Monday, June 3, 2019

Biography Update

© Gary Carner. Copyright Protected. All rights reserved.


It’s been a busy month. Updating the entire Pepper Adams Interviews section of took a ton of time, mostly because I needed to listen to all of

them again in their entirety. I wanted to be sure that I didn’t overlook any important

facts that Pepper mentioned which might be a valuable addition to my Adams

biography. Also, it was necessary to add some mouse-over text for the user and fix

some previous errors. As of now, all fourteen interviews have been posted. All that

remains is seeing if we can improve the digital skips in the John Reid interview.

For several weeks, on and off, I’ve continued to wrestle with the opening section of

Chapter One of the Pepper bio. I just wasn’t entirely happy with it. I think now I’ve got it

where I want it.

I’m happy too with the rest of Chapter 1, and 4, and I’ve been editing Chapters 2 and 3.

Moreover, I’ve rewritten the Prologue and that’s done.

I did finish going through a stack of notes and quotations from various interviews that I

did with Johnny Griffin, Bill Watrous, Bill Perkins and others. Now that the pile of info is

sorted out, I’ve turned to my 46 microcassettes (as much as 92 hours of interview) that I

need to hear before I feel comfortable that I’ve gotten everything that I need from them.

Once finished, probably by early September, I can edit Chapter 5 and move on to Chapter

6, my final chapter.

Regarding Chapter 6, I already have 60 pages of notes and an outline. I’m hoping I can

breeze through it, then make some valuable concluding comments.

As for the publishing the first half of the bio soon, I think that this will be pushed ahead to

early next year. I just have too much work to do before I get to that point. Before it’s done,

I’ll be establishing a mailing list, very long overdue, at

Below are some recent interview excerpts I hope you enjoy that I’ve added to my notes:

Pepper Adams to Ben Sidran:

“If you play everything legato, and don’t use the tongue -- and don’t outline where the
note is going to hit -- everything tends to run together because it is lower pitched. It has
no rhythmic impact, or impulse, behind it. I’ve tried to use a legato tongue so that there
is differentiation between the notes. I’ve tried to do a lot with articulation because that
has a lot to do with what the time feeling is going to be. And, if you fail to articulate on
baritone, or particularly on lower pitched instrument, it is going to be one constant rumble
after a while.”

Bill Watrous to Gary Carner:
“Every time he played, it was an adventure,” said Bill Watrous. “His ideas, and his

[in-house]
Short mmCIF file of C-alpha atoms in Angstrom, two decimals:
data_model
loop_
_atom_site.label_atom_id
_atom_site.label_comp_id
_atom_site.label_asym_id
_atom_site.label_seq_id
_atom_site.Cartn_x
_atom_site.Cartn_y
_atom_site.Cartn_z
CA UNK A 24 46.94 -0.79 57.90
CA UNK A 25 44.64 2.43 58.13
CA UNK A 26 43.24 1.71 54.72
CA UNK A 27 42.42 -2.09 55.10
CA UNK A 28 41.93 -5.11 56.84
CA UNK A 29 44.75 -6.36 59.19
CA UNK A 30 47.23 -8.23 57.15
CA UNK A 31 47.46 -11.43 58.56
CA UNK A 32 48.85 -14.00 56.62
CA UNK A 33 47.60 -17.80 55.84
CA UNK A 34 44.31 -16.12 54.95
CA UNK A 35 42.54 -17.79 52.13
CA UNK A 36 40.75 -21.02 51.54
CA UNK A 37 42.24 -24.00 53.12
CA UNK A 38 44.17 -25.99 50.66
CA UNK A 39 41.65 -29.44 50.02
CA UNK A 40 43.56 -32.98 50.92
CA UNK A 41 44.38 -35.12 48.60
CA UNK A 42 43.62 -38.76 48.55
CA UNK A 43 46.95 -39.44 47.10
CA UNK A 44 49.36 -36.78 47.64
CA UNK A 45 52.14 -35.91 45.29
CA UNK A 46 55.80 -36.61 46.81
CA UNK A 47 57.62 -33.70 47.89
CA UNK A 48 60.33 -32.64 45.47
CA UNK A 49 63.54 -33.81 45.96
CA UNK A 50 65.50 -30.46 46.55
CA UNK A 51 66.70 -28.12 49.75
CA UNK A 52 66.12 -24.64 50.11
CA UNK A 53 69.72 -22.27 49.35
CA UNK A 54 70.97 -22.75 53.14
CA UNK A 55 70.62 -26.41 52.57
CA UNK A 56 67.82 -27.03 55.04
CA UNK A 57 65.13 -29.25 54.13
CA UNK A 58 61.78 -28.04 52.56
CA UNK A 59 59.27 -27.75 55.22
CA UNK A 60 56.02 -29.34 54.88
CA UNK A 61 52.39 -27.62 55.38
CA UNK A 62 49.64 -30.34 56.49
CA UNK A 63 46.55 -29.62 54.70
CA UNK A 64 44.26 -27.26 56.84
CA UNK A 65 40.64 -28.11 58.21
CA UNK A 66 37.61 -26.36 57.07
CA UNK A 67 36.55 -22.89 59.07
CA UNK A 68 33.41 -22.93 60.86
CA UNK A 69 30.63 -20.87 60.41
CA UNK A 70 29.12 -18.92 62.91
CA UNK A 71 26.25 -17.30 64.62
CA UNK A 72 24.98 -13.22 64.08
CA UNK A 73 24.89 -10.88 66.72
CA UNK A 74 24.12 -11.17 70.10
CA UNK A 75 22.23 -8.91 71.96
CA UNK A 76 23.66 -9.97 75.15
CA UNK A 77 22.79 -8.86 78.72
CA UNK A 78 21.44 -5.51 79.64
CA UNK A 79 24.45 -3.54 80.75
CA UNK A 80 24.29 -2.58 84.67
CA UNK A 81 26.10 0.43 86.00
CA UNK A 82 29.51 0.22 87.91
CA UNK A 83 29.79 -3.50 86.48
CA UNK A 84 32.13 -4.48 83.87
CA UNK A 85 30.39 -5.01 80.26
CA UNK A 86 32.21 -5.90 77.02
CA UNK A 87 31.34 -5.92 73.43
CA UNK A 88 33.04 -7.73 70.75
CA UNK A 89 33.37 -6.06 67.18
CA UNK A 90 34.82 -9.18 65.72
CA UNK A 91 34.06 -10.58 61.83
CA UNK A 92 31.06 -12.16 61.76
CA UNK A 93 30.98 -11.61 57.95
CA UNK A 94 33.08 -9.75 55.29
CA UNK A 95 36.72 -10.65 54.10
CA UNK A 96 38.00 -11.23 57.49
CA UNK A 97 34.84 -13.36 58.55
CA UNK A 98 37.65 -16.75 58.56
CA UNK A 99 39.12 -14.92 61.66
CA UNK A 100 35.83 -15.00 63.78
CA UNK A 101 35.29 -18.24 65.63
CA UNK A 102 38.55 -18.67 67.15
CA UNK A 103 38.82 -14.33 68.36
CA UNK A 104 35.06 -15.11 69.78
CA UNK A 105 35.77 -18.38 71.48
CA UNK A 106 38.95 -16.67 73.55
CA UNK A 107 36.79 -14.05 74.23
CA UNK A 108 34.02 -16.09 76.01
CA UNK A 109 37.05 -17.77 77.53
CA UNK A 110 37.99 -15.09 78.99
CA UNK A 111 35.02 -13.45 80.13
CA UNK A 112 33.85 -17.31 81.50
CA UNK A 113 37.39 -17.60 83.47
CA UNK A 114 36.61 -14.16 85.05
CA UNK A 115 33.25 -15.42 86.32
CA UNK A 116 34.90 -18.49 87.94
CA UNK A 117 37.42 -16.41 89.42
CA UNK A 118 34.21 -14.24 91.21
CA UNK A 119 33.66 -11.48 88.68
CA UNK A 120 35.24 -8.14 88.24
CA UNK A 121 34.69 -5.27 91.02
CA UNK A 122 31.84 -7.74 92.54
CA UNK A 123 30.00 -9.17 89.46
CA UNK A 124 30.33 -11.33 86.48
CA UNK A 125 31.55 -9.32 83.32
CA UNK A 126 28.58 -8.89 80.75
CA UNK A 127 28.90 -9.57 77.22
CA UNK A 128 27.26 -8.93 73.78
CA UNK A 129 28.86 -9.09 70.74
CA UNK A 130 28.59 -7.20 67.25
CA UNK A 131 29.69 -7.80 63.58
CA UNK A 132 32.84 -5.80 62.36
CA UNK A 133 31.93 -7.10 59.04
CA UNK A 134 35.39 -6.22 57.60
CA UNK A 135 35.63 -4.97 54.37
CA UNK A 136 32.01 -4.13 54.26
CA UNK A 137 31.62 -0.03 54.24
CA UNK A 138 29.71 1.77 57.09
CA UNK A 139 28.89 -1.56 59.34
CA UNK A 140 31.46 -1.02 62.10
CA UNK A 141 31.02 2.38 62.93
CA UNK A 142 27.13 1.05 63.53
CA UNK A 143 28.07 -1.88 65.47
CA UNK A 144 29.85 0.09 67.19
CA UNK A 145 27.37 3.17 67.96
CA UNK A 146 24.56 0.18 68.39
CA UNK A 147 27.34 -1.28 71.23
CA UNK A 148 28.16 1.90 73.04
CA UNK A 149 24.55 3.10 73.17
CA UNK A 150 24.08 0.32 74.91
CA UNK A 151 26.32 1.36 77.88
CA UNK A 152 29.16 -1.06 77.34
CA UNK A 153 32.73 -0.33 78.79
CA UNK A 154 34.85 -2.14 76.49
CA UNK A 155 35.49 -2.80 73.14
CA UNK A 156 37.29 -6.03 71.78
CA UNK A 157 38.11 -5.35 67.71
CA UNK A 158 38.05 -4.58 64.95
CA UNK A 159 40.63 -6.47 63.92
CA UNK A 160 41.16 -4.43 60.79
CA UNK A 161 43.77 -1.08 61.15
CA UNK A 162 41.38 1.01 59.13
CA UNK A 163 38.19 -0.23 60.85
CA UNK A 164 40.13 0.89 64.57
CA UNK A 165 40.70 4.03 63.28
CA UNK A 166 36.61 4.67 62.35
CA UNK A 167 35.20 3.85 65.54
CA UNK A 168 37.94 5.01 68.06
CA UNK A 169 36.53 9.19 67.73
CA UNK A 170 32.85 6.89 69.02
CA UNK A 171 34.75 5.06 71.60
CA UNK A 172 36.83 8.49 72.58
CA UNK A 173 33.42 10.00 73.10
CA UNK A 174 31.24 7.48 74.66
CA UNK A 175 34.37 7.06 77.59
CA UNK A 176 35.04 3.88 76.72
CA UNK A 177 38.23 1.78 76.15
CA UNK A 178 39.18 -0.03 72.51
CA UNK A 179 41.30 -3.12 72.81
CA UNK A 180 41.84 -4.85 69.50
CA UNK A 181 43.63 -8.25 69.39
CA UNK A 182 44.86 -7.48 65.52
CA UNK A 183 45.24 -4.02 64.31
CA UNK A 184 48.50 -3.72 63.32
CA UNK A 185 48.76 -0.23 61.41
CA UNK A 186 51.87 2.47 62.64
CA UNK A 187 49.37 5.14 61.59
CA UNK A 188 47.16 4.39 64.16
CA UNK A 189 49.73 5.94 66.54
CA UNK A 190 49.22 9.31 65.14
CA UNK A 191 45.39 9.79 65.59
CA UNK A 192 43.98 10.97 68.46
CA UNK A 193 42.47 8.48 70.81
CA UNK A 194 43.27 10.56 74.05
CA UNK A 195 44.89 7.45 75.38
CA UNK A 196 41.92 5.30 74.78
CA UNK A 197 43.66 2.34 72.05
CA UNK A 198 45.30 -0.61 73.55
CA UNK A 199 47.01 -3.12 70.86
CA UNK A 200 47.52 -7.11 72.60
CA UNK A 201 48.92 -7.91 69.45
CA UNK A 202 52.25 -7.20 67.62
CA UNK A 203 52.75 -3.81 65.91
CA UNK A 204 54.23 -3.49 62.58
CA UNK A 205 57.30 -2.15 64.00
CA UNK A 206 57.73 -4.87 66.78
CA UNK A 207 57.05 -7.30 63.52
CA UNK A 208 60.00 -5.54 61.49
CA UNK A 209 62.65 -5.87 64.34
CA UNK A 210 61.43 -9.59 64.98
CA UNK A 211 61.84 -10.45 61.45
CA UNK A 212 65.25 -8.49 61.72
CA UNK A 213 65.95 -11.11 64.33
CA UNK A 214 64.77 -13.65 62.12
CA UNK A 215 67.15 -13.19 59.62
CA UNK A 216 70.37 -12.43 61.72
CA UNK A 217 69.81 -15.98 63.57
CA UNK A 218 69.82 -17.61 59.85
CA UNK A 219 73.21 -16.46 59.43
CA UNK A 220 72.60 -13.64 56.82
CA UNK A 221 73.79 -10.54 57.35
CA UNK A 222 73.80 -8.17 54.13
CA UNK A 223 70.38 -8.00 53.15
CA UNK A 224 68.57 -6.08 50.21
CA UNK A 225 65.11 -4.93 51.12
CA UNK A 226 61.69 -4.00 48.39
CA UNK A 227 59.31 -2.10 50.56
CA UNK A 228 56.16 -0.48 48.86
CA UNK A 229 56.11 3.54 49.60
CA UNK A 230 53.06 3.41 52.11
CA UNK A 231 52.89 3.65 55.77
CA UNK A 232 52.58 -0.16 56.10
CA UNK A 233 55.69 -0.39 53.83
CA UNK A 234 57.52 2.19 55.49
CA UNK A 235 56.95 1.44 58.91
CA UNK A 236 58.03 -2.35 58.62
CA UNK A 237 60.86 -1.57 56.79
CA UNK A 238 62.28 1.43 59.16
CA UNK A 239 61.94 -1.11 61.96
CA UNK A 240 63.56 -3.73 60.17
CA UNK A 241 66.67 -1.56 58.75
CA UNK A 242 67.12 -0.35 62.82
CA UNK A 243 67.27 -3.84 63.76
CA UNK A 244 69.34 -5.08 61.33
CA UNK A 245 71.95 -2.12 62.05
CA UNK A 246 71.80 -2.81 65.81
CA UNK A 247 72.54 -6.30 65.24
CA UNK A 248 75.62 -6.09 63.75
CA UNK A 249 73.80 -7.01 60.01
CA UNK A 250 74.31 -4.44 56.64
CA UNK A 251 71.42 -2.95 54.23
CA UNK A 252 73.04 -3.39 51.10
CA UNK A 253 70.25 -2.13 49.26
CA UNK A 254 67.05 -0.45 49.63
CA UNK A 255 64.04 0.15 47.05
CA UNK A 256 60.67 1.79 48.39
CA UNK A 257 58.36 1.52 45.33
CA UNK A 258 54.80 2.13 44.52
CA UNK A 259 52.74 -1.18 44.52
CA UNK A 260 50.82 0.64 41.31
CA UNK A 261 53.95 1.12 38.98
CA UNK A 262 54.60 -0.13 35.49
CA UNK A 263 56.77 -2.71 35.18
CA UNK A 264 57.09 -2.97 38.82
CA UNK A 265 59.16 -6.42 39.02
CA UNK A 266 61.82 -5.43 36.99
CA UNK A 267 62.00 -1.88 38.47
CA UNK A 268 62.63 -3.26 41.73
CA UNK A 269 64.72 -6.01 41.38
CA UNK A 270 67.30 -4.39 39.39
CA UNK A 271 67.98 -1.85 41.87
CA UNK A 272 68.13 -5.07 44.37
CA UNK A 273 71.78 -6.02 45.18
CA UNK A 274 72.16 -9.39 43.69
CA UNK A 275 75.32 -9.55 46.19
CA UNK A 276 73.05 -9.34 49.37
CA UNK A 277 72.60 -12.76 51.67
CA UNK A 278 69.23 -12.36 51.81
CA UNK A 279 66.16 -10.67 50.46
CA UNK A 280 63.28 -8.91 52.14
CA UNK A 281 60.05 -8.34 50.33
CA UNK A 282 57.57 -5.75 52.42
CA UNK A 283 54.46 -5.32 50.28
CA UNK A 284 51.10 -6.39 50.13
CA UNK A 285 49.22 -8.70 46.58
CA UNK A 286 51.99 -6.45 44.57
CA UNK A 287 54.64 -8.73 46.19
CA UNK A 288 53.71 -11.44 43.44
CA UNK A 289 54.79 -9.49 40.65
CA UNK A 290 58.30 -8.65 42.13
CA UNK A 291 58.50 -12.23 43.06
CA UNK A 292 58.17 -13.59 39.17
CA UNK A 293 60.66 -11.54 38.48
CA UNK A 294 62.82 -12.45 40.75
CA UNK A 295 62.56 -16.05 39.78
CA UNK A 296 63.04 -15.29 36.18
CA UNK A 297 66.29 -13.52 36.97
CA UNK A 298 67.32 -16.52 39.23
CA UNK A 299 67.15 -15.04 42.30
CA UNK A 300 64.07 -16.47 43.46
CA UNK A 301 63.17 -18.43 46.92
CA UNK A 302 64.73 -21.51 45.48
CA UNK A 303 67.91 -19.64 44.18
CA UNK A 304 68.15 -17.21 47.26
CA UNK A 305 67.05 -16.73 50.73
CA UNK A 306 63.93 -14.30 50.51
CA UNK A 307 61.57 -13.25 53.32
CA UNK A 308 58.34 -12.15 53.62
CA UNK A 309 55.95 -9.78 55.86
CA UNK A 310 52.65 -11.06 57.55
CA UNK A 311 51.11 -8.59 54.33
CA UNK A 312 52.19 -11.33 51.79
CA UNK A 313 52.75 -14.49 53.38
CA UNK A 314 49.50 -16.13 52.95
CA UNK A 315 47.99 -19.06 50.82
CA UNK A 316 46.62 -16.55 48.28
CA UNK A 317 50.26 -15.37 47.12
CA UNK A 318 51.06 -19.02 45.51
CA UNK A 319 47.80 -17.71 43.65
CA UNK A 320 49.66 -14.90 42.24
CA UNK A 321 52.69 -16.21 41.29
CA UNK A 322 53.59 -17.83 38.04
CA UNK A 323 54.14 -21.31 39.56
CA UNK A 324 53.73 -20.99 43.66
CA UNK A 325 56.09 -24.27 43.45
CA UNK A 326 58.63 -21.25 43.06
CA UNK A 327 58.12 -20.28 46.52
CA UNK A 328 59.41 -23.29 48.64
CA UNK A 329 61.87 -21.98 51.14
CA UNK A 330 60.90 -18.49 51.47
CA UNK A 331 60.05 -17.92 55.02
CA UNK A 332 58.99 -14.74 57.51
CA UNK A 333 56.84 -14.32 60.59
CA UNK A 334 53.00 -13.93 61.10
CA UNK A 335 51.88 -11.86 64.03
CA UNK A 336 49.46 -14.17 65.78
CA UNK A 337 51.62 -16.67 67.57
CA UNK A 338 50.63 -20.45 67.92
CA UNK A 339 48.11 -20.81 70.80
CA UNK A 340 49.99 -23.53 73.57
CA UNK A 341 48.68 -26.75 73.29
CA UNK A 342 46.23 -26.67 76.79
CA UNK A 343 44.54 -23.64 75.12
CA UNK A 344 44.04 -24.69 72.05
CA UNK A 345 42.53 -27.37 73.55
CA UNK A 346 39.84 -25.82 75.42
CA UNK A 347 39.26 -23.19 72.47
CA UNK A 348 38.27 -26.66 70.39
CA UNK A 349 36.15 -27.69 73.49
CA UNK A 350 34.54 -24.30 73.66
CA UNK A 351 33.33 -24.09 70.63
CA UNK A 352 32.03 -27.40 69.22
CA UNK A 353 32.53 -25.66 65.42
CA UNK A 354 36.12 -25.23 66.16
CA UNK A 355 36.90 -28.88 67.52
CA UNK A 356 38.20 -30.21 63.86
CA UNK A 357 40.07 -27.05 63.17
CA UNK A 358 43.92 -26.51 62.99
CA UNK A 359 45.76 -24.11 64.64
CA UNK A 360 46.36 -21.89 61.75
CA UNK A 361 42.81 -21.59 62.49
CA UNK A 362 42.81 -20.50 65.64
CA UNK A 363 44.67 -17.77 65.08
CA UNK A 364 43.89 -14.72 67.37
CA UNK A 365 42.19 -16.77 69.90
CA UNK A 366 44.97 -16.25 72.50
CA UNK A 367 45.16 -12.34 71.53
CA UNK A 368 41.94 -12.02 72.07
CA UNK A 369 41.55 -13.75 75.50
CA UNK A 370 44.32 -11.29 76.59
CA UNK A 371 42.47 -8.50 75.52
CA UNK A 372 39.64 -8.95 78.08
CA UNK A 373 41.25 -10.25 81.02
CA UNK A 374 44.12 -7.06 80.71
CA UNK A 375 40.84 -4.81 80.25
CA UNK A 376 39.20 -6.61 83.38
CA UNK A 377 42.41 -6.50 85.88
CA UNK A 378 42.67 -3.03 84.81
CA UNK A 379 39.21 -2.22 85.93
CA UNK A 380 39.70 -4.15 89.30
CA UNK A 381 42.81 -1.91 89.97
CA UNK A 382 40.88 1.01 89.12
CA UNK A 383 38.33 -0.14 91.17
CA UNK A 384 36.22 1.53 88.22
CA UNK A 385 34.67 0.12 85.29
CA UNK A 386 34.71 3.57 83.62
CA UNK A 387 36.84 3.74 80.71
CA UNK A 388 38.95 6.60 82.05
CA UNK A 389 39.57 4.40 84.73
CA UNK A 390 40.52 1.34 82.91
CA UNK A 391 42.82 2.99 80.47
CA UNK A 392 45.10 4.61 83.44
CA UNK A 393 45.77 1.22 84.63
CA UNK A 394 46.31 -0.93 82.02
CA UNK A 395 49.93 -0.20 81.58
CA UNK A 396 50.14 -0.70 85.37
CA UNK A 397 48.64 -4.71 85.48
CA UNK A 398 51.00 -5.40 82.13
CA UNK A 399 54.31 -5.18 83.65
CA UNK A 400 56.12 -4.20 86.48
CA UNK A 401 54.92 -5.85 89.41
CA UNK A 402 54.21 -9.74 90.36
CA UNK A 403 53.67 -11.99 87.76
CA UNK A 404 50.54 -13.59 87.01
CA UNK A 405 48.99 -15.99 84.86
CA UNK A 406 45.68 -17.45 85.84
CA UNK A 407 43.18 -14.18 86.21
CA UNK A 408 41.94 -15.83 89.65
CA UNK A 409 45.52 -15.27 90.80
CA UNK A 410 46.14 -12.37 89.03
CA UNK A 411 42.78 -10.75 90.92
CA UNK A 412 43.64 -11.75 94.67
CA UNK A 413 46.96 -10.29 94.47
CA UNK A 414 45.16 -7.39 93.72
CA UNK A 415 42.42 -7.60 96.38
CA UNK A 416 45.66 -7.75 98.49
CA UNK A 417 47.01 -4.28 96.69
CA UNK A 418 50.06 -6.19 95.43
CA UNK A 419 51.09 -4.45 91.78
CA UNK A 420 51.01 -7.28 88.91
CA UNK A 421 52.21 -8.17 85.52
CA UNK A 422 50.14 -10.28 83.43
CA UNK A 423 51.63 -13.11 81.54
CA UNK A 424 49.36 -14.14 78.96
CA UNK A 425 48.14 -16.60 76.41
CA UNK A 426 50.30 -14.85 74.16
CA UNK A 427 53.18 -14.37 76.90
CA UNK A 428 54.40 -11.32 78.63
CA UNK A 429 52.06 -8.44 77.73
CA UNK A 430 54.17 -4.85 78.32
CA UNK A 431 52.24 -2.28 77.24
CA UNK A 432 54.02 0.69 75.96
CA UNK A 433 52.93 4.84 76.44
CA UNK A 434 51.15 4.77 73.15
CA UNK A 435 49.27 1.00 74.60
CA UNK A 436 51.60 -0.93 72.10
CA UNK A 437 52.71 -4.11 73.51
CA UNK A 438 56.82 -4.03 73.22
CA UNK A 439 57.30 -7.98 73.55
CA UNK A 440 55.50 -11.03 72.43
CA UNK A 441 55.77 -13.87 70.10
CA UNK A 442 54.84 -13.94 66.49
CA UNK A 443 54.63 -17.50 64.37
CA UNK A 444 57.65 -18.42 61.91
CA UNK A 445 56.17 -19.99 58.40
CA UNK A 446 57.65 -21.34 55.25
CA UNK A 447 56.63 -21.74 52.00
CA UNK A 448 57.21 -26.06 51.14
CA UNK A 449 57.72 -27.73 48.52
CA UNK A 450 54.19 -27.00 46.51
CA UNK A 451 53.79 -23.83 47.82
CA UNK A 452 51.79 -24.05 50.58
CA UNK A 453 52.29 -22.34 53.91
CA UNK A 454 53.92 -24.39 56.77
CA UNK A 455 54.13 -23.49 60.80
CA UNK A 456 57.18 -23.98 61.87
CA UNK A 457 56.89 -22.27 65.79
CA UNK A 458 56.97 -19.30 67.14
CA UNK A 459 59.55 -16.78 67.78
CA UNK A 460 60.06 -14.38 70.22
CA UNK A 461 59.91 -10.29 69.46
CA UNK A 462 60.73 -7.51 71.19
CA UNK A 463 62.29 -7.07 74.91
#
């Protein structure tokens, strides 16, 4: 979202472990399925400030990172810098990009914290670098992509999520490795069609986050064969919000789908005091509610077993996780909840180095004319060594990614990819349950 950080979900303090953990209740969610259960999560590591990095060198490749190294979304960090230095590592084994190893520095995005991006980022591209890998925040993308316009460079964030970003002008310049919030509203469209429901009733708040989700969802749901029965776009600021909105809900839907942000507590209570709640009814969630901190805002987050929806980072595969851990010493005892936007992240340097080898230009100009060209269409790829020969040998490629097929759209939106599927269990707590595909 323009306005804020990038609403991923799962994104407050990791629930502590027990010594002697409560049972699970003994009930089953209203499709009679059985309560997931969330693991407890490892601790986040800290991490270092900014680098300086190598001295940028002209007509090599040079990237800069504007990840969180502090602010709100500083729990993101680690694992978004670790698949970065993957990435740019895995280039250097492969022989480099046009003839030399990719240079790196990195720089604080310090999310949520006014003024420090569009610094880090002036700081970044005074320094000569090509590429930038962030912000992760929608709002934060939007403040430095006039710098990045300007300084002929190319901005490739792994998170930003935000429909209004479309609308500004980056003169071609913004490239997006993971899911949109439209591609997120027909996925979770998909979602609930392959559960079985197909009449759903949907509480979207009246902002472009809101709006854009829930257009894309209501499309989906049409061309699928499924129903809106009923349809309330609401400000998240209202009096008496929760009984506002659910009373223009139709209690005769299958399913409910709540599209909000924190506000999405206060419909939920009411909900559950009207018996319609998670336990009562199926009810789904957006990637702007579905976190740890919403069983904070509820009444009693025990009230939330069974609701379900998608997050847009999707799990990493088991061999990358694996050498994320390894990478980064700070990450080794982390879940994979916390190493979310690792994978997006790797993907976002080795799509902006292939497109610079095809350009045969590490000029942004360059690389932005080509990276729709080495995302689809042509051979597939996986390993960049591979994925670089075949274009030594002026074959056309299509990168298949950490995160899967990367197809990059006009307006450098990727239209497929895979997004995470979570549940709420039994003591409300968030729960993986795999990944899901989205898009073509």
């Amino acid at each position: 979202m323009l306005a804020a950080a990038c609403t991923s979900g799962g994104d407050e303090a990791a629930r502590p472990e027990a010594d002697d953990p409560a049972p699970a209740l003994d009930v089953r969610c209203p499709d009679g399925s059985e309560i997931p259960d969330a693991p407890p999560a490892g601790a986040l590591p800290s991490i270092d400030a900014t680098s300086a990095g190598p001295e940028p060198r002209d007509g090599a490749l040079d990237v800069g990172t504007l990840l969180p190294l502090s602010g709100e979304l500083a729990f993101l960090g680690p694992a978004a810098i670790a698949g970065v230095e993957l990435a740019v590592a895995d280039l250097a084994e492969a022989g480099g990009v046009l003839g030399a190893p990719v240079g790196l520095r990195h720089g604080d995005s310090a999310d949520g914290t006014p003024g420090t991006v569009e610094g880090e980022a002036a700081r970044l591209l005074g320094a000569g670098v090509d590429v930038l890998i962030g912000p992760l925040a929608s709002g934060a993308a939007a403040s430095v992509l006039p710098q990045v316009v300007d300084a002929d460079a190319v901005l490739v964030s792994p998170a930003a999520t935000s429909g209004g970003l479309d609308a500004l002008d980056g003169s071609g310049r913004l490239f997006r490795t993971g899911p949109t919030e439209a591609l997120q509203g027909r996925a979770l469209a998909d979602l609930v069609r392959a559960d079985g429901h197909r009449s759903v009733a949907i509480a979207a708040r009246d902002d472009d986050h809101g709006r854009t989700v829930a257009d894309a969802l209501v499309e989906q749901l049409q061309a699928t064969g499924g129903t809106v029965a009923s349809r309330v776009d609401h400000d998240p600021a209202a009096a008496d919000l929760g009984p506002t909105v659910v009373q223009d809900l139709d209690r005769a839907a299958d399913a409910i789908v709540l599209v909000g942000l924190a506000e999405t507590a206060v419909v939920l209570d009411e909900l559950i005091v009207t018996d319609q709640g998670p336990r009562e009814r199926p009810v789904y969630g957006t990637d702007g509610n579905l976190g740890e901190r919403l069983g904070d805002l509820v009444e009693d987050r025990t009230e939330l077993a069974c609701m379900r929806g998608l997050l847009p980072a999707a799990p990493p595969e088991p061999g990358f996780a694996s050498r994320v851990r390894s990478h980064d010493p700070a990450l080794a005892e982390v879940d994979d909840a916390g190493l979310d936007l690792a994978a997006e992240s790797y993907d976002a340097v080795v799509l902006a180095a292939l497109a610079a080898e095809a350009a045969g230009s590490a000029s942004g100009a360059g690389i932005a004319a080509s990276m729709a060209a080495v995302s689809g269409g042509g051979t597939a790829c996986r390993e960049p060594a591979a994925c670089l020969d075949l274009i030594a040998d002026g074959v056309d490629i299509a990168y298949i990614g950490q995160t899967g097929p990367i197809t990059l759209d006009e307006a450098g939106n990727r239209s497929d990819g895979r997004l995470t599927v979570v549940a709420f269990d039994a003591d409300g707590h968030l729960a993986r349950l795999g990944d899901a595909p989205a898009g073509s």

conception of the stuff that he was trying to play, was totally original. I would say, more
so than anybody else [who] ever played that instrument.”

“Pepper had an angularity about his playing, like a jagged sort of approach, that was very
much like the way Sonny Rollins approaches the instrument. Sonny goes at the instrument
from all angles -- from the left, from the right, and under, and goes that way. Pepper,
basically, did the same thing. Pepper had incredible technique. Pepper didn’t just run the
changes. Pepper played all over the changes. I think they sort of approached their music
from a similar direction.”

“The sense of humor was amazing! Pepper would play: I found myself laughing to myself a
lot when Pepper would play some of the things he would play.”

Bill Perkins to Gary Carner:
“He’s one of the true giants of jazz. He stood out in that rare group of jazz soloists, the great giants
of all time, people like Bird and Prez. And John Coltrane has become that. I think that Pepper was
that on his instrument. And Diz. They’re in an area where very few have done the creative work that
they’ve done.”

Johnny Griffin to Gary Carner:
“He was never a pushy person. Maybe that’s what kept him from being more of a giant, as
far as the public is concerned, because he was never aggressive.”

Ron Kolber to Gary Carner:
“He would send me a tune, an old tune,” said Ron Kolber. “Every time we’d see each other, he’d
say, ‘You know this one?’ We used to try to stump each other with old tunes. One his favorite tunes
was a tune by the name of ‘Says My Heart.’ It’s an old tune. Always digging for old tunes; that was a
little hobby with him. He said that some of the early tunes were really great. . . . He had great interest
in the old-timers. Any of the old-timers. He would listen to all of the old records. He said, ‘That’s where
we’re from.’ He said, ‘If we listen to that, we’re gonna get to where we are, and maybe beyond, but
you can’t start in the middle and go. You gotta go all the way back.’”

Finally, here’s three clips of tunes that Anders Svanoe performed at his recent concert dedicated to
Pepper, and a video of Pepper conducting an after-concert interview: